Immigration Court Hearing

HIST 1362: US History Since 1876
University of Colorado Denver
Fall 2023

HIST 1362: US History Since 1876
University of Colorado Denver
Fall 2023

Assignment Overview

As we will see in this course, citizenship often gets defined by restriction: who isn’t classified as a citizen. Immigration has long been a flash-point in defining American identity. To get a real-world glimpse into this issue, you will be attending an immigration court hearing at the federal immigration court in Denver. These hearings are open to the public but can be logistically challenging to attend (see below for instructions). We will also be discussing details and procedures on how to attend a hearing in class. After attending a hearing, you will then write a reflection about your experience and how it connects to the longer history of immigration in the United States.

Assignment Goals

This assignment will help you become a more knowledgable citizen by giving you an up-close view into the mechanics of government. This is part of the larger assignment set on Politics and Democracy, which helps you make connections between big topics in U.S. history to modern-day issues in American society today.

Assignment Instructions

This assignment takes place in two steps: a) attending a federal immigration court hearing, and b) writing a short reflection about the experience.

Required Reading

Read the following article, which provides historical background on immigration policies and some big trends in immigration over the past sixty years. As you read the article, annotate or take notes on it - you will need to incorporate this history into your written reflection.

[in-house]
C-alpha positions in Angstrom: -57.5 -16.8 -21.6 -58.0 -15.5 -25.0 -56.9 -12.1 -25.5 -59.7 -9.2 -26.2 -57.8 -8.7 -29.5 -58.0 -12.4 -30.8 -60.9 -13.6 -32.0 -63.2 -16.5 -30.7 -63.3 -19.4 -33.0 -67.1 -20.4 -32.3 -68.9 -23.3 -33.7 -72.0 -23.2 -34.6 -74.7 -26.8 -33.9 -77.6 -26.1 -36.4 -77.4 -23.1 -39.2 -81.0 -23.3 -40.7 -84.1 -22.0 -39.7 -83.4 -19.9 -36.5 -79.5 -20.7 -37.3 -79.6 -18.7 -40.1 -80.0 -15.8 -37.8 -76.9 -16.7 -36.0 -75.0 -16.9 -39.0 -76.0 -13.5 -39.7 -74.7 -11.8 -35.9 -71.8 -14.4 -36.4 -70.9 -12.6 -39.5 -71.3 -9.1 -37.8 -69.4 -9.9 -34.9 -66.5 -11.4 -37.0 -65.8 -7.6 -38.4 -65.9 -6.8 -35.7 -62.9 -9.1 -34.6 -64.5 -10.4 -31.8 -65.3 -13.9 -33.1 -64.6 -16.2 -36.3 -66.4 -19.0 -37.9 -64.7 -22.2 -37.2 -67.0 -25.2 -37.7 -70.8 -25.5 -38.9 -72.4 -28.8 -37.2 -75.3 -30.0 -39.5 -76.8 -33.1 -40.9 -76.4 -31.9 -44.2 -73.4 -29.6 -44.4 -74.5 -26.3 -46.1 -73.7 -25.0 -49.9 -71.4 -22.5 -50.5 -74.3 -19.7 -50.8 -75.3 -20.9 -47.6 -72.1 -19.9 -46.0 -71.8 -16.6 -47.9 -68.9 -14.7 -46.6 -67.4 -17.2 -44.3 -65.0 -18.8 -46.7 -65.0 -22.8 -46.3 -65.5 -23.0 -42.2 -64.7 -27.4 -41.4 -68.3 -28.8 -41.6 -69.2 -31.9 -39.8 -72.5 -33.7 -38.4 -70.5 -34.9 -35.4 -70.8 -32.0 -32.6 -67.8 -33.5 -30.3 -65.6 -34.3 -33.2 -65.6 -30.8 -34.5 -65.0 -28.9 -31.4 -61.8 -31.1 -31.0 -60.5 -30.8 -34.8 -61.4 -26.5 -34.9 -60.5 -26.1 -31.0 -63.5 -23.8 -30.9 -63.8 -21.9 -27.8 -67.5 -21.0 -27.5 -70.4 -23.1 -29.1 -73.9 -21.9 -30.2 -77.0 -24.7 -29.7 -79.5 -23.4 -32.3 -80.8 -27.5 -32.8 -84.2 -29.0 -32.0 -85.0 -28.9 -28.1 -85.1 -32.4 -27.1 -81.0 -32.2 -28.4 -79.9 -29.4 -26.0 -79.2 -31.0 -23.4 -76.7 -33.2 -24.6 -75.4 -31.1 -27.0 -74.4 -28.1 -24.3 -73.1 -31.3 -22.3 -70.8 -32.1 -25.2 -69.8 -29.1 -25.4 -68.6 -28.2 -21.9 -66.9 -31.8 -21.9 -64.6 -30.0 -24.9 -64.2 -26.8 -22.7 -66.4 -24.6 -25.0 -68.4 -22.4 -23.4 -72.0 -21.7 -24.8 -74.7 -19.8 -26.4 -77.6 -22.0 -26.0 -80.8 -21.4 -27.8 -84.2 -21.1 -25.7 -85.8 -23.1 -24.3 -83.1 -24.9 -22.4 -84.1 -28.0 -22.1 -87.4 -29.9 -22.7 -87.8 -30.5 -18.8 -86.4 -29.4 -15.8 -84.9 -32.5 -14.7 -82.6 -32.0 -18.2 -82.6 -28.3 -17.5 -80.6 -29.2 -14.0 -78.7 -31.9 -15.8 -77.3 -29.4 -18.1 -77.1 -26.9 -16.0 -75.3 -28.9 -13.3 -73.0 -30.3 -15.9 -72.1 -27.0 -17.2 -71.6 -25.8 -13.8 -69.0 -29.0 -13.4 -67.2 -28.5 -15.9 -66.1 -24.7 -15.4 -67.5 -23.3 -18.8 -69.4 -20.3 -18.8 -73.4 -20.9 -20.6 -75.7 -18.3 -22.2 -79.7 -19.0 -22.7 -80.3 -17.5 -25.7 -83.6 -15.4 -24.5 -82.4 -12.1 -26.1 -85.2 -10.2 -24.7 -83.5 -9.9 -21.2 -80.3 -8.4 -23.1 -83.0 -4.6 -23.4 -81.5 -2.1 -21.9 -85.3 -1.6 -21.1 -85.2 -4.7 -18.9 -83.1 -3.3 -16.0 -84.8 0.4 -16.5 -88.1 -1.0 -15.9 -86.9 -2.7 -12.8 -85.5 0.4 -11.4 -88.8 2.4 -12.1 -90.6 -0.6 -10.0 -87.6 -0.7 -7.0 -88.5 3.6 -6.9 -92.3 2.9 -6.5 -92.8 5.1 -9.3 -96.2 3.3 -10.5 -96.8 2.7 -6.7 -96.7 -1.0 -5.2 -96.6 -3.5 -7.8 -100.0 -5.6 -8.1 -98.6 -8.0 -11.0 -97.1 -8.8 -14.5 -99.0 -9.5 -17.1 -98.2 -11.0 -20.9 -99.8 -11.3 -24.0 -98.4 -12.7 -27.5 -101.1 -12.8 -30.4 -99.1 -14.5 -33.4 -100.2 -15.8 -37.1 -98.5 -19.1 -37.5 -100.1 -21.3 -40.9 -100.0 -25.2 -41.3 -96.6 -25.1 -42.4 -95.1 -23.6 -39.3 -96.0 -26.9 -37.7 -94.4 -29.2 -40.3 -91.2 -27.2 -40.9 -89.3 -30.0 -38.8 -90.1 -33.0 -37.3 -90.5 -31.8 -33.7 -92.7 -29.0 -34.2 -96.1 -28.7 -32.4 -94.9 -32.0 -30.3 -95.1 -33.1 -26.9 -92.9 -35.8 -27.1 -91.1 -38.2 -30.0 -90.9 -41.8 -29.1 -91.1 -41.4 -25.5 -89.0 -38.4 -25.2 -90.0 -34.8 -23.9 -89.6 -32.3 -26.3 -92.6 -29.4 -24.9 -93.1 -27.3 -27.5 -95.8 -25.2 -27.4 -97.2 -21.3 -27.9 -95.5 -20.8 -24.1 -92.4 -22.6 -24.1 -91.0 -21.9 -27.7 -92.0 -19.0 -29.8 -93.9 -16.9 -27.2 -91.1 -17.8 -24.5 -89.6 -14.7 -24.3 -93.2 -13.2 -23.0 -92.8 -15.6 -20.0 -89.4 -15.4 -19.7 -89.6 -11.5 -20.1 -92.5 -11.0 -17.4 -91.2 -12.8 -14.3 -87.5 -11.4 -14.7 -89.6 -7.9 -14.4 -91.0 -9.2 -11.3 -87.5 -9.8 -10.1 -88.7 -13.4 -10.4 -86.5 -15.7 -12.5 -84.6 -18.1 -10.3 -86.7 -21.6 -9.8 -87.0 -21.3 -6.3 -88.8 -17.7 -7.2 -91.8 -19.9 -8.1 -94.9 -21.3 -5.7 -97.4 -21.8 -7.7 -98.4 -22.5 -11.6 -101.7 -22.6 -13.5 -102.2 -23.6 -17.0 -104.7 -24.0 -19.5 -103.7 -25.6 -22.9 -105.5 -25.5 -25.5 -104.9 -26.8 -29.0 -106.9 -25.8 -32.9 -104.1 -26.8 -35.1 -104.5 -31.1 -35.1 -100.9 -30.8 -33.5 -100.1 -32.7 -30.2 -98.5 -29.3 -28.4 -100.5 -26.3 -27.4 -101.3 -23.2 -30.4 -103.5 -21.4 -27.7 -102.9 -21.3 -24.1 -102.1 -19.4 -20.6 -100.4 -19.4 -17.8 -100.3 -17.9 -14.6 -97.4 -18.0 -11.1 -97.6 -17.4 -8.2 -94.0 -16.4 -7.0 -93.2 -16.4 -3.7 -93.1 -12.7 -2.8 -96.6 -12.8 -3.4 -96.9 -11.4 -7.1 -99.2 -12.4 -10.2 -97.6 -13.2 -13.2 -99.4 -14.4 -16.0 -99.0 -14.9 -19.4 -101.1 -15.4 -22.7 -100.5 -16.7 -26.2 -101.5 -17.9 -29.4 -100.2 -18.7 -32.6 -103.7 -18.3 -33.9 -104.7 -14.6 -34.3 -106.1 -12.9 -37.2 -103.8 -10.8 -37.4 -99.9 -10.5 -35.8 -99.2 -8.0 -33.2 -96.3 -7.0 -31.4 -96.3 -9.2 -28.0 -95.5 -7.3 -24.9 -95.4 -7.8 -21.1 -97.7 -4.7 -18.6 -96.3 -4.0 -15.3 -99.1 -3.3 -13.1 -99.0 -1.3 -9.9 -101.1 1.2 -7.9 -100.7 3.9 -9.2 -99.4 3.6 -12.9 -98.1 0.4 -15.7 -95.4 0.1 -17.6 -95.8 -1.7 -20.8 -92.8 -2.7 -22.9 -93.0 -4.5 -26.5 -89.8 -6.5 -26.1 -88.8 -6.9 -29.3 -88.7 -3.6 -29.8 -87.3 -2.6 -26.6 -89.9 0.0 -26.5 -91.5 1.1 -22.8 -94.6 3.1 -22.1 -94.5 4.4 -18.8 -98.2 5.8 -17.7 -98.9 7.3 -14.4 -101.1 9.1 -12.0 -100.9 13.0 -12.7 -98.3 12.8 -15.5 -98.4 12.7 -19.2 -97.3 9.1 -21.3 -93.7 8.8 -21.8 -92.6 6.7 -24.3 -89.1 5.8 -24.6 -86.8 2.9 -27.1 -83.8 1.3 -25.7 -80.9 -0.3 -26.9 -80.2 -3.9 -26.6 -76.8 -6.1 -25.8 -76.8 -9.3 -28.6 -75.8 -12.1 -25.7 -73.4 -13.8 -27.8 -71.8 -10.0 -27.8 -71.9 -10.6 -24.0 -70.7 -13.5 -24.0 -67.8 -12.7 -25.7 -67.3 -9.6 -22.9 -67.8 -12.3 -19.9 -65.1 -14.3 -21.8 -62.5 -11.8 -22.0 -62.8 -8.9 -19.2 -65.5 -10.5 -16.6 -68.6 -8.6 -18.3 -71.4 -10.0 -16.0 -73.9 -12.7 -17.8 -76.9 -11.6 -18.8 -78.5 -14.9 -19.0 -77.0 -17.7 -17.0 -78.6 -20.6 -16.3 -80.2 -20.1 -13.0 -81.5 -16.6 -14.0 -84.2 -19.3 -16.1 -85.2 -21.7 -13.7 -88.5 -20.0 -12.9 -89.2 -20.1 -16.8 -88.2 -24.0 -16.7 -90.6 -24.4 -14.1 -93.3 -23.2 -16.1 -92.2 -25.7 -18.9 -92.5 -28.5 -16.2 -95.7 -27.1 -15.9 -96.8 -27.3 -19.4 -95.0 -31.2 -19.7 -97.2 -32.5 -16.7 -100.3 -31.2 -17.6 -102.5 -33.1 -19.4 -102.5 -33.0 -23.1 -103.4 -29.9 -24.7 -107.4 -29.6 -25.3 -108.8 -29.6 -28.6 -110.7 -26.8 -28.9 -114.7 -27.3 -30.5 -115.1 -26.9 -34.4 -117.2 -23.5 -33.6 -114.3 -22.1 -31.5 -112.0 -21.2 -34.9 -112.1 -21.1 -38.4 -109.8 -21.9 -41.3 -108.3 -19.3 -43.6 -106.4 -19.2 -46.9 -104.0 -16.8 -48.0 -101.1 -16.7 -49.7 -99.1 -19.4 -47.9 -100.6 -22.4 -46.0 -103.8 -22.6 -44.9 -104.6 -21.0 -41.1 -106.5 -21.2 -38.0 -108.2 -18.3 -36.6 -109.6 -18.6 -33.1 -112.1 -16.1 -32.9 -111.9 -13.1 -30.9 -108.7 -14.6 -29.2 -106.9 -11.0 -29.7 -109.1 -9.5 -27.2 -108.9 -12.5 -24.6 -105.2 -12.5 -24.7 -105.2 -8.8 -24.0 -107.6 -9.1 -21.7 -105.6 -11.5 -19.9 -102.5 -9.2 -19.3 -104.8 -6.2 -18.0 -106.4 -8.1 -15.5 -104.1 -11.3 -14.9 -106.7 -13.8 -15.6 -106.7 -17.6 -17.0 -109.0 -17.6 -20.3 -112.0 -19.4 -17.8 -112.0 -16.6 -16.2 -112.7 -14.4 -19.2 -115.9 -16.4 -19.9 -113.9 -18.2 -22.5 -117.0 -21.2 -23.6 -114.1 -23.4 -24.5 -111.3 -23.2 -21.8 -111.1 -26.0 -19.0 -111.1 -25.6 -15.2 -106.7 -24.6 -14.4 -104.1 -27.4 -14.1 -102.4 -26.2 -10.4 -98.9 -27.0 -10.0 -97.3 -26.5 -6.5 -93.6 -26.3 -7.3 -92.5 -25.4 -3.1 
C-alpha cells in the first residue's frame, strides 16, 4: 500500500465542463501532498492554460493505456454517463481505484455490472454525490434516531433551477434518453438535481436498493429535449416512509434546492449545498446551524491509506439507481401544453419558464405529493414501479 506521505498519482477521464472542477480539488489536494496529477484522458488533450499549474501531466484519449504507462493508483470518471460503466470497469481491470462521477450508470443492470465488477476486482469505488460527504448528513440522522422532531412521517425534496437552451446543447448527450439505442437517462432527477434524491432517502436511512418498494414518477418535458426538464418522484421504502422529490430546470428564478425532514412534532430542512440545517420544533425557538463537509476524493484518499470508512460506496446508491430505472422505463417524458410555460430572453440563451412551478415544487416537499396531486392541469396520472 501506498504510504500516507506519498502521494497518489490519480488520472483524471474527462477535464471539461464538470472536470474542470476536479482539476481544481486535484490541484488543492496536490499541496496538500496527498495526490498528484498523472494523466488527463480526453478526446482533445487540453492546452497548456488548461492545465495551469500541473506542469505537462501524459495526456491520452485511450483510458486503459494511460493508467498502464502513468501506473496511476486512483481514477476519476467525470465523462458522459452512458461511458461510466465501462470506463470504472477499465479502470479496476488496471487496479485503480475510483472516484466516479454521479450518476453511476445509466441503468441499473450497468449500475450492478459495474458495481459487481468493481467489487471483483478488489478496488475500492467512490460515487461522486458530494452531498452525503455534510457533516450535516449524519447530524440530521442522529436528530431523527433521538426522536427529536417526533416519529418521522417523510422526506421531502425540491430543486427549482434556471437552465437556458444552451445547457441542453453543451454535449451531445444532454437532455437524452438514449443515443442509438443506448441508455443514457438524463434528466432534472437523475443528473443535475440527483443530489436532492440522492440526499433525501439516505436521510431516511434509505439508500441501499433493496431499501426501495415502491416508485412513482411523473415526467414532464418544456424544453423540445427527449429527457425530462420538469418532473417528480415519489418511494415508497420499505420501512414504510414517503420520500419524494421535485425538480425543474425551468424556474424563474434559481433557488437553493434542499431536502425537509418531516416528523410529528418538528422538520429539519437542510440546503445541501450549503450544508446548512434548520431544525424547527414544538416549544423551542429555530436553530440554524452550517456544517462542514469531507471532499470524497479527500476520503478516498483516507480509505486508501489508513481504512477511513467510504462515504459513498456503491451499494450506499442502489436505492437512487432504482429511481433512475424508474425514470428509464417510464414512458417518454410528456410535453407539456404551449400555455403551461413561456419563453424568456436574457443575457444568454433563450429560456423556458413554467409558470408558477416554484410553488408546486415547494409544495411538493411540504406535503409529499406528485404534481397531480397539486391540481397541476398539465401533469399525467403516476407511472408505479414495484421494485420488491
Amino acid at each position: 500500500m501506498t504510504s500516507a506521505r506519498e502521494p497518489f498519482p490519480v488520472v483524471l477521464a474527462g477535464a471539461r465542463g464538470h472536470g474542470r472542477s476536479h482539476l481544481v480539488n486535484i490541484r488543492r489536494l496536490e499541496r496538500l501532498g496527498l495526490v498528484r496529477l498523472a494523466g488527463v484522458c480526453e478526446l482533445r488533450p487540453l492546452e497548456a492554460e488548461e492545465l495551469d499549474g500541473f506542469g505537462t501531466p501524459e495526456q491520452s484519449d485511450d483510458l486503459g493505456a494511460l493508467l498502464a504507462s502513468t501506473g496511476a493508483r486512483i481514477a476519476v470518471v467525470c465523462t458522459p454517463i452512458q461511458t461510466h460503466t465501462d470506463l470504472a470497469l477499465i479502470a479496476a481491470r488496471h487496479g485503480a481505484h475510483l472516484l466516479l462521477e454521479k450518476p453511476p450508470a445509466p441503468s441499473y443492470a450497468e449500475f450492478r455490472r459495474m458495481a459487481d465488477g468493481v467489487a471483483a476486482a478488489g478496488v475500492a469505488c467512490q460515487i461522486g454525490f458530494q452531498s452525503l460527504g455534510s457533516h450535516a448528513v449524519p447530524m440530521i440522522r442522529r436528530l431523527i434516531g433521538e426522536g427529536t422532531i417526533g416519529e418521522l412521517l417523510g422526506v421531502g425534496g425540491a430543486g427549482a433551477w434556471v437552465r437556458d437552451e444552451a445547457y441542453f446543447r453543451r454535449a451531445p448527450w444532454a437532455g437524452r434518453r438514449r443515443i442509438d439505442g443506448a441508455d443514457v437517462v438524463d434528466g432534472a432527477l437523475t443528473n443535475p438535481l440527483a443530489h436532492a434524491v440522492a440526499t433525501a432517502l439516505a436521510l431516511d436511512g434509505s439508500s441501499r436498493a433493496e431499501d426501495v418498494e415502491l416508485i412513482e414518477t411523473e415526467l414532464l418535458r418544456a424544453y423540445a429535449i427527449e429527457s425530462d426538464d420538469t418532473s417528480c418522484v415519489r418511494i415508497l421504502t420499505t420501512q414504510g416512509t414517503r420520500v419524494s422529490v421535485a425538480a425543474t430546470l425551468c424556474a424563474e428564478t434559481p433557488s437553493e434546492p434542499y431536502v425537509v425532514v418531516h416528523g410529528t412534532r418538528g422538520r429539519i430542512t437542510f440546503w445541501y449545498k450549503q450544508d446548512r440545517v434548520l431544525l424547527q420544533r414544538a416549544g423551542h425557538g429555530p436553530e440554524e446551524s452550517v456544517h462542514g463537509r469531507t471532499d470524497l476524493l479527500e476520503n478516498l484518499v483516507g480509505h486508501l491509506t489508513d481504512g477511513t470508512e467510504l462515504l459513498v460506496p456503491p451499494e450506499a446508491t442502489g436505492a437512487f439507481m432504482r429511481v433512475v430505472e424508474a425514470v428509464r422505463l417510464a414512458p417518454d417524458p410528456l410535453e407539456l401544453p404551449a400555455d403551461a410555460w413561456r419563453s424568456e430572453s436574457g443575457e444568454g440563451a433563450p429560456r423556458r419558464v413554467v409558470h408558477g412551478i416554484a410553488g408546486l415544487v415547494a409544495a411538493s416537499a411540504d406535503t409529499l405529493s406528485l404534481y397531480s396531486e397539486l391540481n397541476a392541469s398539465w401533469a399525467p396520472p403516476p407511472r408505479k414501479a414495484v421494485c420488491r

• Muzaffar Chishti, Faye Hipsman, and Isabel Ball, “Fifty Years On, the 1965 Immigration and Nationality Act Continues to Reshape the United States” Migration Policy Institute: Policy Brief (October 15, 2015). Download a PDF of the article here.

Immigration Court Hearing

  • PLAN AHEAD!! Figure out some potential days you can fit the visit into your schedule and sign up for time slot using this Google Doc. You are welcome to go in pairs or small groups, but space is limited in the courtrooms so we can’t have more than six students attending any one session.
  • The Denver Immigration Court is located in downtown Denver, about 1 mile from Auraria Campus. Its address:

Denver Immigration Court
1961 Stout Street, Suite 3101
Denver, CO 80294 Google Maps

  • Hearings are held each weekday, Monday-Friday and take place during two daily sessions - one in the morning (beginning at 8:30am) and one in the afternoon (beginning at 1:00pm). Each morning and afternoon session typically last around two hours but you will not need to stay for the full time. If you cannot arrive right at 8:30 or 1:00 you can arrive later since each session usually lasts for several hours, but there is no guarantee that the session will still be going on.
  • Bring a notepad to take notes.
  • The entrance for immigration court is to your right as you face the building on Stout street.
  • Inside the entrance you will need to sign in and go through security - just tell them you are a student observing immigration court
  • Once through security, take the elevators to the third floor (back and to the right after security)